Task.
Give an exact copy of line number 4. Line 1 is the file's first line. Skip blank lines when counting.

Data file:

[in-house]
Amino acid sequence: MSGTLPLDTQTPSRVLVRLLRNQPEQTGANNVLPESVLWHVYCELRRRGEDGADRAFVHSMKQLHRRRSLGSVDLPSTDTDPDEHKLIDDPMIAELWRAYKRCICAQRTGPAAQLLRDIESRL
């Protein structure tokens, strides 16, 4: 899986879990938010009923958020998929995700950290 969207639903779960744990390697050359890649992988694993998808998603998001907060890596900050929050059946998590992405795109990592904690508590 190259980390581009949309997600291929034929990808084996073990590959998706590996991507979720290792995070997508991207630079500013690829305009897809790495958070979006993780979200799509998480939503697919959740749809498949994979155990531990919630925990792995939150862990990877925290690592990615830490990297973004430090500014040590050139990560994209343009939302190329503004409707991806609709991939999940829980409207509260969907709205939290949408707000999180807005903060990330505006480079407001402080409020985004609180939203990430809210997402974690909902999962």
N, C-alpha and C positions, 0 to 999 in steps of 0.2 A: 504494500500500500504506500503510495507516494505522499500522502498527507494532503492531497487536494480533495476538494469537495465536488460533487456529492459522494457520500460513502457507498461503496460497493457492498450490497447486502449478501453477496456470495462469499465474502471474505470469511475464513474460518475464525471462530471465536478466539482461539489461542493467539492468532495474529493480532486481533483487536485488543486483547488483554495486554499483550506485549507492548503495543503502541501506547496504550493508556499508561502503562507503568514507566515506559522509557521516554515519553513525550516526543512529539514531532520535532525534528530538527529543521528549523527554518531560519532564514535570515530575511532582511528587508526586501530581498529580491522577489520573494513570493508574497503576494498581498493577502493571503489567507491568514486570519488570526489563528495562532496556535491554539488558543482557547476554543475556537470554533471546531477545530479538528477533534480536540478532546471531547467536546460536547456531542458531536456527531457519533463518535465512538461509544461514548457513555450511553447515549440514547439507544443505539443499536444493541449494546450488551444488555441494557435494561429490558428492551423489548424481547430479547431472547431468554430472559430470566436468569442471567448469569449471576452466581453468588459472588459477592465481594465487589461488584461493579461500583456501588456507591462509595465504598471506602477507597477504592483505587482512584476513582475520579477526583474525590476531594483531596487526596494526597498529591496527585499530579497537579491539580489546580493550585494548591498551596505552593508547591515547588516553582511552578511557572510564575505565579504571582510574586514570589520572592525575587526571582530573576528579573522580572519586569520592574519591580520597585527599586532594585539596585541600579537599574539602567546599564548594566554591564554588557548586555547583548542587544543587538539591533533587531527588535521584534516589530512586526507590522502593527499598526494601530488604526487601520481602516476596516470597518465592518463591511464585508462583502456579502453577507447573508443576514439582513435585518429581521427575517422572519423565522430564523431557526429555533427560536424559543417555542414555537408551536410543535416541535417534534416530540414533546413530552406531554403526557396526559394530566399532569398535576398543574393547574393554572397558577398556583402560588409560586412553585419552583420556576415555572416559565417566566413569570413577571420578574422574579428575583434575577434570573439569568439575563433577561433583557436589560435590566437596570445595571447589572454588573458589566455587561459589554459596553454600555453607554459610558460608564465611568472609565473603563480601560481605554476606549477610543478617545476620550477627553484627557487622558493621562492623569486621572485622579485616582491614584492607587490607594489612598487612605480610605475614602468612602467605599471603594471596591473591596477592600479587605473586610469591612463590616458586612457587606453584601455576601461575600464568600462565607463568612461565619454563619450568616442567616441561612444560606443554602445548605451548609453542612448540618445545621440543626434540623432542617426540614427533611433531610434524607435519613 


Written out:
N, C-alpha and C positions, 0 to 999 in steps of 0.2 A: 504494500500500500504506500503510495507516494505522499500522502498527507494532503492531497487536494480533495476538494469537495465536488460533487456529492459522494457520500460513502457507498461503496460497493457492498450490497447486502449478501453477496456470495462469499465474502471474505470469511475464513474460518475464525471462530471465536478466539482461539489461542493467539492468532495474529493480532486481533483487536485488543486483547488483554495486554499483550506485549507492548503495543503502541501506547496504550493508556499508561502503562507503568514507566515506559522509557521516554515519553513525550516526543512529539514531532520535532525534528530538527529543521528549523527554518531560519532564514535570515530575511532582511528587508526586501530581498529580491522577489520573494513570493508574497503576494498581498493577502493571503489567507491568514486570519488570526489563528495562532496556535491554539488558543482557547476554543475556537470554533471546531477545530479538528477533534480536540478532546471531547467536546460536547456531542458531536456527531457519533463518535465512538461509544461514548457513555450511553447515549440514547439507544443505539443499536444493541449494546450488551444488555441494557435494561429490558428492551423489548424481547430479547431472547431468554430472559430470566436468569442471567448469569449471576452466581453468588459472588459477592465481594465487589461488584461493579461500583456501588456507591462509595465504598471506602477507597477504592483505587482512584476513582475520579477526583474525590476531594483531596487526596494526597498529591496527585499530579497537579491539580489546580493550585494548591498551596505552593508547591515547588516553582511552578511557572510564575505565579504571582510574586514570589520572592525575587526571582530573576528579573522580572519586569520592574519591580520597585527599586532594585539596585541600579537599574539602567546599564548594566554591564554588557548586555547583548542587544543587538539591533533587531527588535521584534516589530512586526507590522502593527499598526494601530488604526487601520481602516476596516470597518465592518463591511464585508462583502456579502453577507447573508443576514439582513435585518429581521427575517422572519423565522430564523431557526429555533427560536424559543417555542414555537408551536410543535416541535417534534416530540414533546413530552406531554403526557396526559394530566399532569398535576398543574393547574393554572397558577398556583402560588409560586412553585419552583420556576415555572416559565417566566413569570413577571420578574422574579428575583434575577434570573439569568439575563433577561433583557436589560435590566437596570445595571447589572454588573458589566455587561459589554459596553454600555453607554459610558460608564465611568472609565473603563480601560481605554476606549477610543478617545476620550477627553484627557487622558493621562492623569486621572485622579485616582491614584492607587490607594489612598487612605480610605475614602468612602467605599471603594471596591473591596477592600479587605473586610469591612463590616458586612457587606453584601455576601461575600464568600462565607463568612461565619454563619450568616442567616441561612444560606443554602445548605451548609453542612448540618445545621440543626434540623432542617426540614427533611433531610434524607435519613 